In case you haven’t heard, the Chicago Cubs made a faux pas the other day even bigger than their proposed Jumbotron. You see, they “accidentally” threw a bunch of Ron Santo memorabilia in the trash.
It’s been a banner year for my beloved Cubbies, and “banner” is the appropriate term here, considering that one of the Santo items they discarded was a banner as large as the dumpster it almost called home with “We’ll miss you, Ron!” plastered on it in humongous letters (see a picture of it here).
Accident? Please tell me how something that large and obviously Santo-esque just “accidentally” ended up in the dumpster out back? Either someone in the back office is wearing a pair of Harry Caray’s glasses and can’t see diddly, or this is a sad case of the Cubs organization disrespecting one of the greatest Cubs that ever lived.
Thankfully, Beth Murphy, owner of Murphy’s Bleachers Bar and – interestingly – the primary spokesperson for the rooftop owners association, saw Santo’s belongings while walking her dog and asked her bartenders to fish it out. She contacted the Santo family, who will claim the memorabilia this weekend.
In the spirit of preventing something this heinous from happening again, I offer the Cubs ten things they can do with Ron Santo’s stuff instead of tossing it in a dumpster:
- Look at it for more than 0.01 milliseconds before deciding you don’t want it.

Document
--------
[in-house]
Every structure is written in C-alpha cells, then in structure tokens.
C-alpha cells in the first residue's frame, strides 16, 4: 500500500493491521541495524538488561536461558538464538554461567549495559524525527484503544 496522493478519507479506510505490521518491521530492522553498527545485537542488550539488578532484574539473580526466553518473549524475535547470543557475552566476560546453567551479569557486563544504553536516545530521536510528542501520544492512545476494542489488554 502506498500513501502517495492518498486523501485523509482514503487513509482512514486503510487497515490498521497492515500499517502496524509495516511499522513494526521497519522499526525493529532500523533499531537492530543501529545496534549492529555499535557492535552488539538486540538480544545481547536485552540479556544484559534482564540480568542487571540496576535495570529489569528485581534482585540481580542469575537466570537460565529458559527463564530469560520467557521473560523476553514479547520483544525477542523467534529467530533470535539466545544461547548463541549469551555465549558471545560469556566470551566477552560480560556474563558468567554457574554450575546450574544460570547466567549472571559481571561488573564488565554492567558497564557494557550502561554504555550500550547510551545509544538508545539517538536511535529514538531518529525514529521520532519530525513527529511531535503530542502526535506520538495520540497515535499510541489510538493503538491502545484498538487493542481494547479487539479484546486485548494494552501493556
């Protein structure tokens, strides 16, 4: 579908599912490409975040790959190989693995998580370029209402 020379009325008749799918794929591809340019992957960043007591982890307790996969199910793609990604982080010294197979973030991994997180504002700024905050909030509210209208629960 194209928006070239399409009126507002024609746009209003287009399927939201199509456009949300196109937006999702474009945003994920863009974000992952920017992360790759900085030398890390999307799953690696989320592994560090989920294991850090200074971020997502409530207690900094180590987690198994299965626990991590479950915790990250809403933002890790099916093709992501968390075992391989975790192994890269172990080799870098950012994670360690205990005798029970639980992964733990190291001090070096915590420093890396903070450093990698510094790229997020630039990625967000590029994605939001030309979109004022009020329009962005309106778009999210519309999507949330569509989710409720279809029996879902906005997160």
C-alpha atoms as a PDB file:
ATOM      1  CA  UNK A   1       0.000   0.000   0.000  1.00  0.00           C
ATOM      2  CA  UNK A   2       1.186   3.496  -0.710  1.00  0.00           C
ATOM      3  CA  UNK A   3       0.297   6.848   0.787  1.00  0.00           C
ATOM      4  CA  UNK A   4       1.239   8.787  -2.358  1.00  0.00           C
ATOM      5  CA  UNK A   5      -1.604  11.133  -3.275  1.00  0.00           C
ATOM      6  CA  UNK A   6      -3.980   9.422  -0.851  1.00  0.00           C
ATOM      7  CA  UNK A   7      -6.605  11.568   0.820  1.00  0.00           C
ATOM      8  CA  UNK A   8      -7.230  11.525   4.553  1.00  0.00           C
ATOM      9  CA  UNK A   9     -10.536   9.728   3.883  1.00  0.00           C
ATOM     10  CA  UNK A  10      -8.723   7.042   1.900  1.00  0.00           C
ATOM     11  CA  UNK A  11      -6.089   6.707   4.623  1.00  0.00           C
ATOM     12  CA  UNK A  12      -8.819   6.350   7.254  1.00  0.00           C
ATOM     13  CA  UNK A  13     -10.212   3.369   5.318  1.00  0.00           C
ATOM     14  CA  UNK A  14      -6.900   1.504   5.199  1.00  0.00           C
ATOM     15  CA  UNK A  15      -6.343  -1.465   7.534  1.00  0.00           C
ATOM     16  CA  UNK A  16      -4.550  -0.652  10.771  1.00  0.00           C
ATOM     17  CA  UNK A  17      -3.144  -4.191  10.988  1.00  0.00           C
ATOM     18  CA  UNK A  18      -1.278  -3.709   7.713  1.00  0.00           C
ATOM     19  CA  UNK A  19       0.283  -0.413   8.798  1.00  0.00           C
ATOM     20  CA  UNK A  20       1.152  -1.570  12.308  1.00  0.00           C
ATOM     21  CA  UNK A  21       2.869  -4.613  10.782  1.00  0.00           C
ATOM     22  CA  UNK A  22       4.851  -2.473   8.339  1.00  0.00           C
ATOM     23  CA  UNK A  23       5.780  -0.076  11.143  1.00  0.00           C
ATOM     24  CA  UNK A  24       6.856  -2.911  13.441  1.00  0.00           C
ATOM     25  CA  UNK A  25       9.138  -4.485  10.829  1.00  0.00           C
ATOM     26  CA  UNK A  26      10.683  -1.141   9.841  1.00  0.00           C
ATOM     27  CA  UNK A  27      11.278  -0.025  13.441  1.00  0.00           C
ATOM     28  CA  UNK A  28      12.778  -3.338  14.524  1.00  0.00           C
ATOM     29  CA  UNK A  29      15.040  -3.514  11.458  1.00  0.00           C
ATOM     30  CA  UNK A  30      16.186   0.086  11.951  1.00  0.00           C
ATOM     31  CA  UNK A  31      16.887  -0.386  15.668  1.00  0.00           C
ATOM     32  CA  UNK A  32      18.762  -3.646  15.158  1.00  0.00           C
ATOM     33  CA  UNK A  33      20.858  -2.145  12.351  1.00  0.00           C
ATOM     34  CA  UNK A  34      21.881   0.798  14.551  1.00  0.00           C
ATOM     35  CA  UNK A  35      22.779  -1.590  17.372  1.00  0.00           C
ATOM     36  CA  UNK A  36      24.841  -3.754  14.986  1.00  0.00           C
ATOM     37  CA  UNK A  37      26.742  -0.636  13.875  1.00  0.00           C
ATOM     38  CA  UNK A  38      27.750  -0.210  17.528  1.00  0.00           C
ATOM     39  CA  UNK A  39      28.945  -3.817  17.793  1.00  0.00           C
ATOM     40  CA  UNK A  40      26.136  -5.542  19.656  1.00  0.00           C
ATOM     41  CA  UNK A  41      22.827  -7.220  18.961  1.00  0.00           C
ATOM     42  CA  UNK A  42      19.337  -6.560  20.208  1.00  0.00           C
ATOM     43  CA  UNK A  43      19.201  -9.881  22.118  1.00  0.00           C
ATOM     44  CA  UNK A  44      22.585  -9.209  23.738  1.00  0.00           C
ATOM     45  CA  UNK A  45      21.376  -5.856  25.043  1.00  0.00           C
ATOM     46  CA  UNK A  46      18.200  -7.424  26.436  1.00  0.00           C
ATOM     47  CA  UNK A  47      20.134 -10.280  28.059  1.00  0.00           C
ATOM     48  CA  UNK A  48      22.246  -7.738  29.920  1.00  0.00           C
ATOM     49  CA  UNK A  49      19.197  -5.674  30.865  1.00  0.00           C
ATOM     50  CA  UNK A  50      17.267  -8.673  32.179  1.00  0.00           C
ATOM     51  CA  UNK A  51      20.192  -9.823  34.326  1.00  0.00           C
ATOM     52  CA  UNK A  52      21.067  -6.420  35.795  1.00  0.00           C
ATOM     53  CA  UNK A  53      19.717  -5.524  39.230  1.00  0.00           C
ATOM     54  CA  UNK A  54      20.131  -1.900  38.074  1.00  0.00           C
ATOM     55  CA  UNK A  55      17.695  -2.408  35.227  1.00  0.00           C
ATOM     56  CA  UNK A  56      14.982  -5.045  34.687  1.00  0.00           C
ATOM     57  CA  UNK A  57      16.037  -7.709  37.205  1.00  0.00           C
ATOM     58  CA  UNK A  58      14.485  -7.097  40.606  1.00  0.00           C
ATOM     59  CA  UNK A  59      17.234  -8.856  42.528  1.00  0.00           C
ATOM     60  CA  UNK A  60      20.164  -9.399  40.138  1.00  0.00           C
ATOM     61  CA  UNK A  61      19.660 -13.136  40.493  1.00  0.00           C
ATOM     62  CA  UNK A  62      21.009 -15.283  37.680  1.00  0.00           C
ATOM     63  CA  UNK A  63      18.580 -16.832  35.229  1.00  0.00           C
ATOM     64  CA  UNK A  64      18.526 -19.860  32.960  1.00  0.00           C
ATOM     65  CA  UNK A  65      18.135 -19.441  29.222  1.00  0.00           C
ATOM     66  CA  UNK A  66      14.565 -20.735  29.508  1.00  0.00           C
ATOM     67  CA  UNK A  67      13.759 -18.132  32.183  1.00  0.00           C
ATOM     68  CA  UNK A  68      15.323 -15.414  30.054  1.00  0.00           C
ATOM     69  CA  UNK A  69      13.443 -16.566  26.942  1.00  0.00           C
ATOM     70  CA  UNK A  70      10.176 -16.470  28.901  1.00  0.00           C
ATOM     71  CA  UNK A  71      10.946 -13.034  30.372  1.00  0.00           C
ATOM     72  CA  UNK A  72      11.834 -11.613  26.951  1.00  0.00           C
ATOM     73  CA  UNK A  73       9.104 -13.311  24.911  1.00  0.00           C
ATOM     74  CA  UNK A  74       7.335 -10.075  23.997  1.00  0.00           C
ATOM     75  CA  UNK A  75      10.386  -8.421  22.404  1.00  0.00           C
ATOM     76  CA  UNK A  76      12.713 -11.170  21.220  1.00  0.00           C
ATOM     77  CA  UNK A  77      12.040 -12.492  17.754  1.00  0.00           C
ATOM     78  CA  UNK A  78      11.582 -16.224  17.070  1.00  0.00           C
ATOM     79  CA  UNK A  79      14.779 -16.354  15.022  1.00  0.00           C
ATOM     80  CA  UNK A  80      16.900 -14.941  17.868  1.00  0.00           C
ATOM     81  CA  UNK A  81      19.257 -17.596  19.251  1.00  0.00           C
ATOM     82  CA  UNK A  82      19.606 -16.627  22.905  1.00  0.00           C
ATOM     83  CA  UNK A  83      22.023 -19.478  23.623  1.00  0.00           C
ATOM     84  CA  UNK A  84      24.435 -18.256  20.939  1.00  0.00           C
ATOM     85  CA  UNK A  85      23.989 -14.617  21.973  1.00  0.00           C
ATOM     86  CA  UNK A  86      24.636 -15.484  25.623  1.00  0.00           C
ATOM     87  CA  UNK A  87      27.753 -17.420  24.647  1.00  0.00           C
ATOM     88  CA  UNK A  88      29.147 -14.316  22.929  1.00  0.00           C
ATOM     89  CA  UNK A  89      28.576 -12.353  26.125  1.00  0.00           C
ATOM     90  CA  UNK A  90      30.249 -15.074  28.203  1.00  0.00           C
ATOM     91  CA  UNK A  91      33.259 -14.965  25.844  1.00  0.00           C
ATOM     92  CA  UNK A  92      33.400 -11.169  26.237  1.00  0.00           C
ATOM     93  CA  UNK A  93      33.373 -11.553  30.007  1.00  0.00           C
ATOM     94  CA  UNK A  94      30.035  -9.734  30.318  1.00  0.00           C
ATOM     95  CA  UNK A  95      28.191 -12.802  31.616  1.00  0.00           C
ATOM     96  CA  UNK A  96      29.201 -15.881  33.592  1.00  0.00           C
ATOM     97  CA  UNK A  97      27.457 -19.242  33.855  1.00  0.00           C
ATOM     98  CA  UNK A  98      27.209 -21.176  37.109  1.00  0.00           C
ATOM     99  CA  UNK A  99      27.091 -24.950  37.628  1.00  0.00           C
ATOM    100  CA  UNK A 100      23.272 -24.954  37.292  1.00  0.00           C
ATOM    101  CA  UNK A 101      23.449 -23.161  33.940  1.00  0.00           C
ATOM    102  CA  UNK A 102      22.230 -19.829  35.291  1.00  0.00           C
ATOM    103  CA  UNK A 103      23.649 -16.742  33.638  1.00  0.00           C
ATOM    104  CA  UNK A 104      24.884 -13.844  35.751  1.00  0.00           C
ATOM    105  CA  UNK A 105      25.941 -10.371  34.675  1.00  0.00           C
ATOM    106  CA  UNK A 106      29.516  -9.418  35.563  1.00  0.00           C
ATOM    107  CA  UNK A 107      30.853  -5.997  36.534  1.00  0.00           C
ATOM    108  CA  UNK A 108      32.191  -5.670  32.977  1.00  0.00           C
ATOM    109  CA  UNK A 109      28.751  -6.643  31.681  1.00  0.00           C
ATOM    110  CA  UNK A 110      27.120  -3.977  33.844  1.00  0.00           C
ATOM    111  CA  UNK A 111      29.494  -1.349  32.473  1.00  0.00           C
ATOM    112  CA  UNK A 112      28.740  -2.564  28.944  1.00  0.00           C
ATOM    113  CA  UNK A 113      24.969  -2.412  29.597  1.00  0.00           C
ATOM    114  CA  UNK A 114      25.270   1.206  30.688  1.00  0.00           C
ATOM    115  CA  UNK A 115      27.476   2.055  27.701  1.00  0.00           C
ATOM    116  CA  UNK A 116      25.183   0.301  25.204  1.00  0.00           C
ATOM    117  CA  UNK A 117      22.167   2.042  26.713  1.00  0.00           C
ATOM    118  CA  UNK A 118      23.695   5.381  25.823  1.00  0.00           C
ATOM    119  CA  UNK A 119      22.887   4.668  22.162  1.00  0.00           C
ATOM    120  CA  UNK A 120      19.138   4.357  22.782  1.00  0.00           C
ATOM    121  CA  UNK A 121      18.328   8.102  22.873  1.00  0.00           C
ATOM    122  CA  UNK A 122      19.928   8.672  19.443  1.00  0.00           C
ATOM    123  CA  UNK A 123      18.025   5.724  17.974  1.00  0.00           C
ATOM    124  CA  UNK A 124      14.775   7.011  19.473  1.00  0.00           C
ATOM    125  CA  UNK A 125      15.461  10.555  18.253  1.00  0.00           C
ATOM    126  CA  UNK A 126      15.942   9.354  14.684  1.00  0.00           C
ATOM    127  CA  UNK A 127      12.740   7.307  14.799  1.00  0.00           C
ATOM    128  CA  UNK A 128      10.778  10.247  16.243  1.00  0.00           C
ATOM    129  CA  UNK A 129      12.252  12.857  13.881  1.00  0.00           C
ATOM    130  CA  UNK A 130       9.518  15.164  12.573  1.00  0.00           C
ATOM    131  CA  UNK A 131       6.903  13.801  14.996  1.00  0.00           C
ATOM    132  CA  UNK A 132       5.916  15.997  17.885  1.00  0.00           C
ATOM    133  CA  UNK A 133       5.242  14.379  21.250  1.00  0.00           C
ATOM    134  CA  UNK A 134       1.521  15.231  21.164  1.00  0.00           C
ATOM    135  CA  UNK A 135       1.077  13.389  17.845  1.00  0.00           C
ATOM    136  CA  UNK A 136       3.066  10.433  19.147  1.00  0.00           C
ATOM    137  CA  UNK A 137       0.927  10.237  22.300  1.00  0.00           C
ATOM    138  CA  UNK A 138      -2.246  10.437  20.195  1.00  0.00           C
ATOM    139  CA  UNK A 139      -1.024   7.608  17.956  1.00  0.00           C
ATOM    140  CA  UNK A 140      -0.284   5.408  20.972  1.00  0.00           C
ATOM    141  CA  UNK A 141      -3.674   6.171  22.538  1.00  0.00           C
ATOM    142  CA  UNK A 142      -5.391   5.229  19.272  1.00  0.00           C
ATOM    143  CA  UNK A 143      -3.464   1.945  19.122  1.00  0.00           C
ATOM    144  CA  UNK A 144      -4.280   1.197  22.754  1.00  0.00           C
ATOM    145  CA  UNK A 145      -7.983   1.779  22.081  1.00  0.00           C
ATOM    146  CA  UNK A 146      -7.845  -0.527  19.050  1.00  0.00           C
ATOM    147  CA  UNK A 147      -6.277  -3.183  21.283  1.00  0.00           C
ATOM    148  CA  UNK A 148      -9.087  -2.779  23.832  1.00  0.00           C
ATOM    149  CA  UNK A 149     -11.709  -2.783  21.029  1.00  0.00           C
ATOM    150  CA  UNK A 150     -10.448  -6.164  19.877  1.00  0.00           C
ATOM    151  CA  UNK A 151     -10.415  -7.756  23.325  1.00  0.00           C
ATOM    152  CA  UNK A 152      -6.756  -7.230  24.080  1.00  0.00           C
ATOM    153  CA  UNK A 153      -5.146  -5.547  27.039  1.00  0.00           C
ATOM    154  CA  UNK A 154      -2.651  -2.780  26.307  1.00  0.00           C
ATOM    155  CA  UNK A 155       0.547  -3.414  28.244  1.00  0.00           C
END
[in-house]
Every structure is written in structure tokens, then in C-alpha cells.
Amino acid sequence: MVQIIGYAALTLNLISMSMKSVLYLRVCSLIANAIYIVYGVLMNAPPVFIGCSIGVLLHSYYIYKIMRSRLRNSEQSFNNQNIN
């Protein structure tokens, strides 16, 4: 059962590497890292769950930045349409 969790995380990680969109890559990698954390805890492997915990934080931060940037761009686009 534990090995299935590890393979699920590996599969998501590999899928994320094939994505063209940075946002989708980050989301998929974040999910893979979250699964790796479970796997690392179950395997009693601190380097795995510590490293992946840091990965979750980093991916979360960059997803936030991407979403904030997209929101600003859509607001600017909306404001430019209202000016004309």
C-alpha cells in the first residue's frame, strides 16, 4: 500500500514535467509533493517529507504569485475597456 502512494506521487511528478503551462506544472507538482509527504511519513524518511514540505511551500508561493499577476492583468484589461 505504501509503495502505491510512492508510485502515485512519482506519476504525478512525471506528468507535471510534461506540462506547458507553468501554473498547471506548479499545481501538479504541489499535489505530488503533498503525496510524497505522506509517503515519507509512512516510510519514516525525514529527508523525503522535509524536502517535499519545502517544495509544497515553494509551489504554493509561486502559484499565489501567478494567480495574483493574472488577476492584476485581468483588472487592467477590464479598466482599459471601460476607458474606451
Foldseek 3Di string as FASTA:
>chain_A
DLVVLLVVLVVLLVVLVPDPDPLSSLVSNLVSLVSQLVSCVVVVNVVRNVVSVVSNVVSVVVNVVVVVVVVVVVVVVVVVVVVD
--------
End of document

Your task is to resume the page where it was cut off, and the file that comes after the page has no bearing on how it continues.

- If the number “10” appears on anything, spare a moment to investigate.
- If the words “Ron,” “Ronnie,” or “Santo” are visible anywhere on the item, set it down and count to – what else – ten.
- Once you’ve determined you indeed have Ron Santo memorabilia, treat it with respect.
- Reflect on the kind of player and person Ron Santo was and what your very, very young up-and-comers can learn from his life story by enjoying items like this.
- Consider giving it to his family.
- Consider displaying it at Wrigley Field where Cubs fans can enjoy it.
- Consider donating it to Ron Santo’s favorite charity, the Juvenile Diabetes Research Foundation.
- Consider donating it to the National Baseball Hall of Fame and Museum.
- If you are still undecided about whether to toss items that celebrate one of your most beloved heroes, please do three heel clicks and reassess your values.
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